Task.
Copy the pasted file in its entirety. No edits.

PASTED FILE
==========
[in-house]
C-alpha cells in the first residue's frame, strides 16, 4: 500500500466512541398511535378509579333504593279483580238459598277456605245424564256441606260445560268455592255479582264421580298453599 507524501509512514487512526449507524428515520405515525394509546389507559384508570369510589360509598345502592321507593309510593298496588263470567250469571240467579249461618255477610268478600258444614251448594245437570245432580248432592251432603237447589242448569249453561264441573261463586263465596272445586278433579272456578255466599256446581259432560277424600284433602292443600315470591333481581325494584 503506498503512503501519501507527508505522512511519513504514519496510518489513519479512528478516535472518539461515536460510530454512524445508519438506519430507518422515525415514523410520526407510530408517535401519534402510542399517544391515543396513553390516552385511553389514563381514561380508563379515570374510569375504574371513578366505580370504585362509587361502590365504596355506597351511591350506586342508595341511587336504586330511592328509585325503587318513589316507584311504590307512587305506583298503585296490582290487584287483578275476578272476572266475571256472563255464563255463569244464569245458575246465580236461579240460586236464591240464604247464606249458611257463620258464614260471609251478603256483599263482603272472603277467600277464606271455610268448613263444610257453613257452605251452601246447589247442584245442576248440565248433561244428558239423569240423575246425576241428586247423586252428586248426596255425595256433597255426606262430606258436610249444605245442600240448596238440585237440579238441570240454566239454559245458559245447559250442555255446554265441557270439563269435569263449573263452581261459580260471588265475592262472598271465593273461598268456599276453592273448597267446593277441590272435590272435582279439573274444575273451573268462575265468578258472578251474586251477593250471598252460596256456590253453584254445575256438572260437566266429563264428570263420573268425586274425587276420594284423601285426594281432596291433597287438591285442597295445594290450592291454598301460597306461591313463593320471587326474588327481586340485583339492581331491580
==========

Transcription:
[in-house]
C-alpha cells in the first residue's frame, strides 16, 4: 500500500466512541398511535378509579333504593279483580238459598277456605245424564256441606260445560268455592255479582264421580298453599 507524501509512514487512526449507524428515520405515525394509546389507559384508570369510589360509598345502592321507593309510593298496588263470567250469571240467579249461618255477610268478600258444614251448594245437570245432580248432592251432603237447589242448569249453561264441573261463586263465596272445586278433579272456578255466599256446581259432560277424600284433602292443600315470591333481581325494584 503506498503512503501519501507527508505522512511519513504514519496510518489513519479512528478516535472518539461515536460510530454512524445508519438506519430507518422515525415514523410520526407510530408517535401519534402510542399517544391515543396513553390516552385511553389514563381514561380508563379515570374510569375504574371513578366505580370504585362509587361502590365504596355506597351511591350506586342508595341511587336504586330511592328509585325503587318513589316507584311504590307512587305506583298503585296490582290487584287483578275476578272476572266475571256472563255464563255463569244464569245458575246465580236461579240460586236464591240464604247464606249458611257463620258464614260471609251478603256483599263482603272472603277467600277464606271455610268448613263444610257453613257452605251452601246447589247442584245442576248440565248433561244428558239423569240423575246425576241428586247423586252428586248426596255425595256433597255426606262430606258436610249444605245442600240448596238440585237440579238441570240454566239454559245458559245447559250442555255446554265441557270439563269435569263449573263452581261459580260471588265475592262472598271465593273461598268456599276453592273448597267446593277441590272435590272435582279439573274444575273451573268462575265468578258472578251474586251477593250471598252460596256456590253453584254445575256438572260437566266429563264428570263420573268425586274425587276420594284423601285426594281432596291433597287438591285442597295445594290450592291454598301460597306461591313463593320471587326474588327481586340485583339492581331491580